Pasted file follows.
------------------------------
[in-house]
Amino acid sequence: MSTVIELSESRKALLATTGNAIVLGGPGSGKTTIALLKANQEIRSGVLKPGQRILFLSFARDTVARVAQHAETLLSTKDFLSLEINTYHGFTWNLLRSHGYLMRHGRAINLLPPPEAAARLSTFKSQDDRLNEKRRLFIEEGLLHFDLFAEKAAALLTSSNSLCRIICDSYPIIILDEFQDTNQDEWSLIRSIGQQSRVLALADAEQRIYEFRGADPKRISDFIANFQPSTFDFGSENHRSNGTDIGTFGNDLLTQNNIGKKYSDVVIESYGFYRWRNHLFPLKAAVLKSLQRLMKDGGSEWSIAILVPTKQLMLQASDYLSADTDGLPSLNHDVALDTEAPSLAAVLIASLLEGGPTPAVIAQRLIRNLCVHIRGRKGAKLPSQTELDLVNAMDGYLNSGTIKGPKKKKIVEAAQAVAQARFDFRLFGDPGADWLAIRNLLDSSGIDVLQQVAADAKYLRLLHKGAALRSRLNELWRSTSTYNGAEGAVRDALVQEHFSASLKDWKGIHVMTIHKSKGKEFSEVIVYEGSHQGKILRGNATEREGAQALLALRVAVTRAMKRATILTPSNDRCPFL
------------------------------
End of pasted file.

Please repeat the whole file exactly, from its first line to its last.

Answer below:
[in-house]
Amino acid sequence: MSTVIELSESRKALLATTGNAIVLGGPGSGKTTIALLKANQEIRSGVLKPGQRILFLSFARDTVARVAQHAETLLSTKDFLSLEINTYHGFTWNLLRSHGYLMRHGRAINLLPPPEAAARLSTFKSQDDRLNEKRRLFIEEGLLHFDLFAEKAAALLTSSNSLCRIICDSYPIIILDEFQDTNQDEWSLIRSIGQQSRVLALADAEQRIYEFRGADPKRISDFIANFQPSTFDFGSENHRSNGTDIGTFGNDLLTQNNIGKKYSDVVIESYGFYRWRNHLFPLKAAVLKSLQRLMKDGGSEWSIAILVPTKQLMLQASDYLSADTDGLPSLNHDVALDTEAPSLAAVLIASLLEGGPTPAVIAQRLIRNLCVHIRGRKGAKLPSQTELDLVNAMDGYLNSGTIKGPKKKKIVEAAQAVAQARFDFRLFGDPGADWLAIRNLLDSSGIDVLQQVAADAKYLRLLHKGAALRSRLNELWRSTSTYNGAEGAVRDALVQEHFSASLKDWKGIHVMTIHKSKGKEFSEVIVYEGSHQGKILRGNATEREGAQALLALRVAVTRAMKRATILTPSNDRCPFL